Mozart did not write out a solo cadenza at the end of the first movement, since he would have improvised it on the fly. For this performance Jeffrey Kahane uses his own original cadenza.
The Andante slow movement continues the exploration of this Concerto’s darker side by setting its theme and variations in the key of C minor, with the strings dampened by mutes throughout.
One episode for winds alone and another featuring a cheerful duet for flute and bassoon maintain the focus on individual woodwind voices.
When Mozart performed the new Concerto a week after finishing it, he was quite pleased that the audience demanded an encore of this slow movement.
The closing Allegro begins and ends with the type of jaunty, hunt-inspired music that is right at home in such a finale.
The surprise is that, nested between these outer sections, a passage marked Andantino cantabile intervenes with what is essentially a whole new slow movement, one graced with woodwind passages that might be the most beautiful yet.
Historical photo of the Burgtheater, where Mozart debuted many of his piano concertos
Digital Mozart Edition, a comprehensive site for Mozart’s scores, letters and more
Thus Spoke Zarathustra, Op. 30
Approximate duration: 35 minutes
Richard Strauss began his musical life with conservative tastes, taking after his father (the great horn player Franz Strauss) in a preference for the Classical style of Mozart, Haydn and Beethoven. It was only once Strauss left home that his ears opened up to the “music of the future,” to quote a phrase associated with his new musical idol, Richard Wagner. While Strauss was working as the assistant conductor to Hans von Bülow at the court orchestra in Meiningen, Germany, an older violinist took Strauss under his wing, introducing him to Wagner’s operas and Franz Liszt’s symphonic poems. In time Strauss would inherit Wagner’s mantle as the king of progressive opera, thanks to works like Salome (1905) and Elektra (1909). But first he followed Liszt into the realm of the symphonic poem, as heard in Don Juan (1889), Till Eulenspiegel’s Merry Pranks (1895) and Also sprach Zarathustra (1896). These “tone poems,” to use Strauss’ preferred term, redefined the genre and placed the young composer at the forefront of the musical avant-garde.
Whereas previous tone poems followed a concrete plot or image, Thus Spoke Zarathustra instead drew freely from the philosophical novel of the same name by Friedrich Nietzsche (1844-1900). In that chronicle of a fictionalized Zarathustra (inspired by the historical figure known in English as Zoroaster, the founder of an ancient, mystical religion in Persia), Nietszche elaborated some of his most impactful and controversial ideas, including the paradigm of the “Übermensch” as humankind’s end goal, as well as the provocative claim that “God is dead.” Strauss patterned his descriptive headings after episodes in Nietzsche’s text, but otherwise the work developed independently into a massive, through-composed musical form that stretched to some 35 minutes, far longer than any tone poem before.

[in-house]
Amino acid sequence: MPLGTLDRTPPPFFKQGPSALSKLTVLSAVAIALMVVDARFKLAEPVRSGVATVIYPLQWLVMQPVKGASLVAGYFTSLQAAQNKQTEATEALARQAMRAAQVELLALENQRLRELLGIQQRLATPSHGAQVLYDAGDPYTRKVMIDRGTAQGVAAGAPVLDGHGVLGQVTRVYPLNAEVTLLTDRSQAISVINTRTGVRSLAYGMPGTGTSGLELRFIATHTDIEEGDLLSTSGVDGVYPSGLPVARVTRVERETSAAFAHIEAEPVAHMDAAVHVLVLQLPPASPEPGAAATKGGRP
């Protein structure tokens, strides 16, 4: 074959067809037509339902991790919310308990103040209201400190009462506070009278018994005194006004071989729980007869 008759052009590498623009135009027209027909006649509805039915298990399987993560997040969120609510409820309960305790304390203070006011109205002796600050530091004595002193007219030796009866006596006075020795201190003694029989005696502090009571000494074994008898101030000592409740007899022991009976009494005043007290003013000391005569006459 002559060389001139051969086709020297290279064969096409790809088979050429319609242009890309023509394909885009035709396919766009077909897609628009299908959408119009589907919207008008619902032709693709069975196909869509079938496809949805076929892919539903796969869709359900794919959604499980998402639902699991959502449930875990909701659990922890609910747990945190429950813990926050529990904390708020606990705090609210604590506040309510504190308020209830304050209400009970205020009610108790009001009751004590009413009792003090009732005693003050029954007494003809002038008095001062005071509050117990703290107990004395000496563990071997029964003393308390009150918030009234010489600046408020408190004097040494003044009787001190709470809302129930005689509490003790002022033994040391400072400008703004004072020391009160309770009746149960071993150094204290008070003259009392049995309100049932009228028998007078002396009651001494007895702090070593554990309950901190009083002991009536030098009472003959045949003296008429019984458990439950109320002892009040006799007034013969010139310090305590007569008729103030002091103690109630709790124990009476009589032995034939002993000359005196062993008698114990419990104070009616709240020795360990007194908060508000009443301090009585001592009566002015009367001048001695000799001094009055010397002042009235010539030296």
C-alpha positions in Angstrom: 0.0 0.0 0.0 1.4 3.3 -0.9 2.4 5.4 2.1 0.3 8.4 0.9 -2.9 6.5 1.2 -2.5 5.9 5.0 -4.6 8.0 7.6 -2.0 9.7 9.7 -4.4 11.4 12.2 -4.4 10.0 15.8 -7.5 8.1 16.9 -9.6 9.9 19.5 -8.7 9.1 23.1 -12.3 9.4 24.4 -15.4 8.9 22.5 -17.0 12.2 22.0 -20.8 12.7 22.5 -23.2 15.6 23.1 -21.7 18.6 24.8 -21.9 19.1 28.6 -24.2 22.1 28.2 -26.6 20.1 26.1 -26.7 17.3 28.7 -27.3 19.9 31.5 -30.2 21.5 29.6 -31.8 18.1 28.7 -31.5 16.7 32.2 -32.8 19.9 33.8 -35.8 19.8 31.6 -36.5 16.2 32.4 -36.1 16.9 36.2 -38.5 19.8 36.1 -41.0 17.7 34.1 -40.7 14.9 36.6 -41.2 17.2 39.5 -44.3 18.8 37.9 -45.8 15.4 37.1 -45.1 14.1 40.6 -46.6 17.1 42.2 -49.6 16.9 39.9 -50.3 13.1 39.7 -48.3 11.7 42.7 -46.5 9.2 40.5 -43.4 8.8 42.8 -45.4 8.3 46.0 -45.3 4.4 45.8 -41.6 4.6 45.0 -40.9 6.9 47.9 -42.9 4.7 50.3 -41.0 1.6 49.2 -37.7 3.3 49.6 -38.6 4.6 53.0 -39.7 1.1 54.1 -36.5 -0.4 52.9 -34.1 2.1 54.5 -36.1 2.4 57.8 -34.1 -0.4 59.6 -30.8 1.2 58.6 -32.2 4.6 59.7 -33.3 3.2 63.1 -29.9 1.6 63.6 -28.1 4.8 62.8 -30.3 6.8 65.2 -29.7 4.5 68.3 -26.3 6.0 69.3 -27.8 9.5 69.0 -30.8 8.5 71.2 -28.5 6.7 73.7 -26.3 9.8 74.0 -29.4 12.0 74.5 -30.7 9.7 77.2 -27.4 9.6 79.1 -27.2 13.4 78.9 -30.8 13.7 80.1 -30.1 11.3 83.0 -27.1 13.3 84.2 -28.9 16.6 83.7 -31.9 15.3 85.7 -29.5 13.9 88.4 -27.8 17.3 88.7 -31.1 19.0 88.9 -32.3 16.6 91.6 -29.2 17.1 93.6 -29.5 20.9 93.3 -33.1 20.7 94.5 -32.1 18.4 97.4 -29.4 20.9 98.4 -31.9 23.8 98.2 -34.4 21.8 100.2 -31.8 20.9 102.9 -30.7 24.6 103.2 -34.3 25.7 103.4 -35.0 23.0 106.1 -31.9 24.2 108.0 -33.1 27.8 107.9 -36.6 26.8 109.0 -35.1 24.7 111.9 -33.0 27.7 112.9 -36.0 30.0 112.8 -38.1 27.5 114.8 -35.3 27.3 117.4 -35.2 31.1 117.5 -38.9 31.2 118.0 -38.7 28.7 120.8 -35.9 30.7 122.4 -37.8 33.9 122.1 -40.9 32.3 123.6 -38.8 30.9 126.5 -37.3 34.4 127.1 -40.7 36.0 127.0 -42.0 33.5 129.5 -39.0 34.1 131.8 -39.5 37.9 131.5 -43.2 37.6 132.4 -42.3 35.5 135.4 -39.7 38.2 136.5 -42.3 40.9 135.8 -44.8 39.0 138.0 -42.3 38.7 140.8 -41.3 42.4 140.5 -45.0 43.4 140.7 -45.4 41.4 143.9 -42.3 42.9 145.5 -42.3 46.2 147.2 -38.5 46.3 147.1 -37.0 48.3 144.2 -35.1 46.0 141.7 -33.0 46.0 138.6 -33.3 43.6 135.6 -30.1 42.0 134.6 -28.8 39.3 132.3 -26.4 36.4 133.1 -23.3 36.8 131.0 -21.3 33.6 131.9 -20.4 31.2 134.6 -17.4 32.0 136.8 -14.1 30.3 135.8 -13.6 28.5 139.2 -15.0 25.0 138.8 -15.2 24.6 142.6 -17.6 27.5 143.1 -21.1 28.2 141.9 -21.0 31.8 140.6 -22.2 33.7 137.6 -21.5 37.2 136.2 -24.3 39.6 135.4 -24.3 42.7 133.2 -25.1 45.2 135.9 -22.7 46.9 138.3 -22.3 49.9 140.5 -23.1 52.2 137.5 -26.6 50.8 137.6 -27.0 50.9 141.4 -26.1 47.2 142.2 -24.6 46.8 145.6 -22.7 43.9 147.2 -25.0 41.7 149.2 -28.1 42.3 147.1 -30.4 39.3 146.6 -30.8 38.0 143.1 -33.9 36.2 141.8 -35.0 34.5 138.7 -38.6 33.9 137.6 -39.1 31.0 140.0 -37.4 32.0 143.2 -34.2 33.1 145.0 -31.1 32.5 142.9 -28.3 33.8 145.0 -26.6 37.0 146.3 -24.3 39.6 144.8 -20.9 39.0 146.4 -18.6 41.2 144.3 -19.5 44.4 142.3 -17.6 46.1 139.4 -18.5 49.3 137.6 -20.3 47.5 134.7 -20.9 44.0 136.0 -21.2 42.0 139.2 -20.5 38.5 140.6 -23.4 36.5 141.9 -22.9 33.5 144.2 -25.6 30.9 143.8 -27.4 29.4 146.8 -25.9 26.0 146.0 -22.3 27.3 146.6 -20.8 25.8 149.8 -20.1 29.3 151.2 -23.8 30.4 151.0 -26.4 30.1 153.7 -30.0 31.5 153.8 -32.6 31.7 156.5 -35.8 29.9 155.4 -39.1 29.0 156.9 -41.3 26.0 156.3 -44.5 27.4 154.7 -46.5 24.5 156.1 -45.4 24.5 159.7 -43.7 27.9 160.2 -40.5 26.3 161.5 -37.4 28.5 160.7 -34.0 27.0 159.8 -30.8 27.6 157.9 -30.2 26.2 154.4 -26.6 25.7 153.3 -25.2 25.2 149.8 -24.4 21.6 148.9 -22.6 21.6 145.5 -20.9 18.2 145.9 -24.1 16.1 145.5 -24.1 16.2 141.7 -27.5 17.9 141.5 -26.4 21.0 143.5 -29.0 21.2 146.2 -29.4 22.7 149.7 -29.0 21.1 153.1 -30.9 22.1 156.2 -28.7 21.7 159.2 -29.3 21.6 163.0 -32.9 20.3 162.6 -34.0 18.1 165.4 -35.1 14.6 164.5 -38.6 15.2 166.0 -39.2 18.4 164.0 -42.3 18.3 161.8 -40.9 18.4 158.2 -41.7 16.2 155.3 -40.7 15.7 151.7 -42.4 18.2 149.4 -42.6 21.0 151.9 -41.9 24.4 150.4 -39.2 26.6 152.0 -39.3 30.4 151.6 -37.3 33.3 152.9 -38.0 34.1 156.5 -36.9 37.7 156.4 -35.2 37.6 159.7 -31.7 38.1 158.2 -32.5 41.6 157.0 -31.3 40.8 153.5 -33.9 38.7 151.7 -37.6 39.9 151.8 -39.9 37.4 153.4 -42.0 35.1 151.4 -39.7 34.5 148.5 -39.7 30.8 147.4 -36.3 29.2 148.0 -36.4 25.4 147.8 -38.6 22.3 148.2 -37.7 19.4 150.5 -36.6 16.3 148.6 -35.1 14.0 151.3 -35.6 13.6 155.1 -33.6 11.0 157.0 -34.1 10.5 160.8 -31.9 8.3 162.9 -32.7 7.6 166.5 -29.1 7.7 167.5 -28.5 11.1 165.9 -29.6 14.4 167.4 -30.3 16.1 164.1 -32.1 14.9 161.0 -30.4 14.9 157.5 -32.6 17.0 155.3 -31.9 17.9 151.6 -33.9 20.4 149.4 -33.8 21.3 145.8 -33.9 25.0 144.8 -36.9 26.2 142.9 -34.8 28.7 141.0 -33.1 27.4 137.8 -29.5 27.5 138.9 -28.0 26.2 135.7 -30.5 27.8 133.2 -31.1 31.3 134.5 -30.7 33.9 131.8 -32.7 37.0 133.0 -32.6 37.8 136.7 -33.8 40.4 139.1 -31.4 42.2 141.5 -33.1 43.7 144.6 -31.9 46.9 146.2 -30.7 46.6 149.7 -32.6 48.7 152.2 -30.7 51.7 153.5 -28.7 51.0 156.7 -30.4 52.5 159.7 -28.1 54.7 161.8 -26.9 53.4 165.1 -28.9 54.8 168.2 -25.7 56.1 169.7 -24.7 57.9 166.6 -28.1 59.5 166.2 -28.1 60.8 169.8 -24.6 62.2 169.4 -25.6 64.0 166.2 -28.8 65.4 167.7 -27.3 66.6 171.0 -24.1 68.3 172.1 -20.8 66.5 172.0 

At one point, Strauss described the Introduction as a “Sunrise,” an image that captures the sense of awakening as the fanfare rises from the deepest rumble, climbs up a series of perfect intervals and splashes into colorful chords that teeter between C major and C minor.
Thanks to Stanley Kubrick and the film 2001: A Space Odyssey, this passage is among the most recognizable in all of music, but it is just the beginning of a work that offers up many more riches. The rising theme from the fanfare and the key of C major recur throughout as reminders of nature, whereas B major and chromatic-tinged themes represent the contrasting aspects of humankind. The section titled Of Science brings these competing tonal and thematic elements together in a dizzying fugue, and still the conflict remains unresolved as the final Song of the Night Wanderer fades toward silence, when the faint B-major chords sounded in the upper range and the low C’s plucked by the cellos and basses bow out, each unbending, leaving behind a musical enigma as provocative as the philosophy that inspired it.
Opening scene of 2001: A Space Odyssey featuring Thus Spoke Zarathustra
Analysis and listening guide by conductor Marin Alsop
-- Copyright © 2016 Aaron Grad
Aaron Grad is a composer, guitarist and writer based in Seattle. Besides providing program notes for the New World Symphony, he has been the Orpheus Chamber Orchestra’s program annotator since 2005 and also contributes notes to the Saint Paul Chamber Orchestra and Seattle Symphony.
Audio clips provided by Naxos of America, Inc.